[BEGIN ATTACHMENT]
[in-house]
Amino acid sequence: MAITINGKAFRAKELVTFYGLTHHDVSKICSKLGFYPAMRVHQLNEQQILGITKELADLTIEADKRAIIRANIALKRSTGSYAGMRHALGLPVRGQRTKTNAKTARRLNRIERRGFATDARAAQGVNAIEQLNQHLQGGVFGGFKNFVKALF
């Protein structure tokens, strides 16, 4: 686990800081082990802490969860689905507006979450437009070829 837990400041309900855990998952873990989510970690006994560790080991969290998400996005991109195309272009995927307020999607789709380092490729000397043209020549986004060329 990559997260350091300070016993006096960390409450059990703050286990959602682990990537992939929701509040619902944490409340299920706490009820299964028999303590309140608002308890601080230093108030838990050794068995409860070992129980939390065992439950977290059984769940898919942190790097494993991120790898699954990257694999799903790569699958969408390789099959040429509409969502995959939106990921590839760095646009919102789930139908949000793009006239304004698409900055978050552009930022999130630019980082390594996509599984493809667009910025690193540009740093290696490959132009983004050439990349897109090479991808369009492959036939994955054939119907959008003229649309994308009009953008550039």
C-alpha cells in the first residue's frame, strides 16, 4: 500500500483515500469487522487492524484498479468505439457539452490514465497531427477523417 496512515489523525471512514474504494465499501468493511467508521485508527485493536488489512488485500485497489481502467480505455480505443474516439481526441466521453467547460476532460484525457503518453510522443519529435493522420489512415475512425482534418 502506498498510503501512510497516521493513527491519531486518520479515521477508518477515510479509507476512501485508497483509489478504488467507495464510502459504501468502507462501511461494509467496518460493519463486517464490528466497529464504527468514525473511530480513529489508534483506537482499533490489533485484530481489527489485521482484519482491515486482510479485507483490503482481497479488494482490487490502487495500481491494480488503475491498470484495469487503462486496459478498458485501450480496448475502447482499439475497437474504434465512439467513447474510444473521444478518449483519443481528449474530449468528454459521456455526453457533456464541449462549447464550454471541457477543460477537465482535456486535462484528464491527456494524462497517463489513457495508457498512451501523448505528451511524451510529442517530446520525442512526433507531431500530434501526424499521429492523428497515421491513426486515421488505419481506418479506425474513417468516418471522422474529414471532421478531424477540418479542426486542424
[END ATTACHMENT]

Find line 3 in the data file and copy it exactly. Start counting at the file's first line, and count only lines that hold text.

């Protein structure tokens, strides 16, 4: 686990800081082990802490969860689905507006979450437009070829 837990400041309900855990998952873990989510970690006994560790080991969290998400996005991109195309272009995927307020999607789709380092490729000397043209020549986004060329 990559997260350091300070016993006096960390409450059990703050286990959602682990990537992939929701509040619902944490409340299920706490009820299964028999303590309140608002308890601080230093108030838990050794068995409860070992129980939390065992439950977290059984769940898919942190790097494993991120790898699954990257694999799903790569699958969408390789099959040429509409969502995959939106990921590839760095646009919102789930139908949000793009006239304004698409900055978050552009930022999130630019980082390594996509599984493809667009910025690193540009740093290696490959132009983004050439990349897109090479991808369009492959036939994955054939119907959008003229649309994308009009953008550039």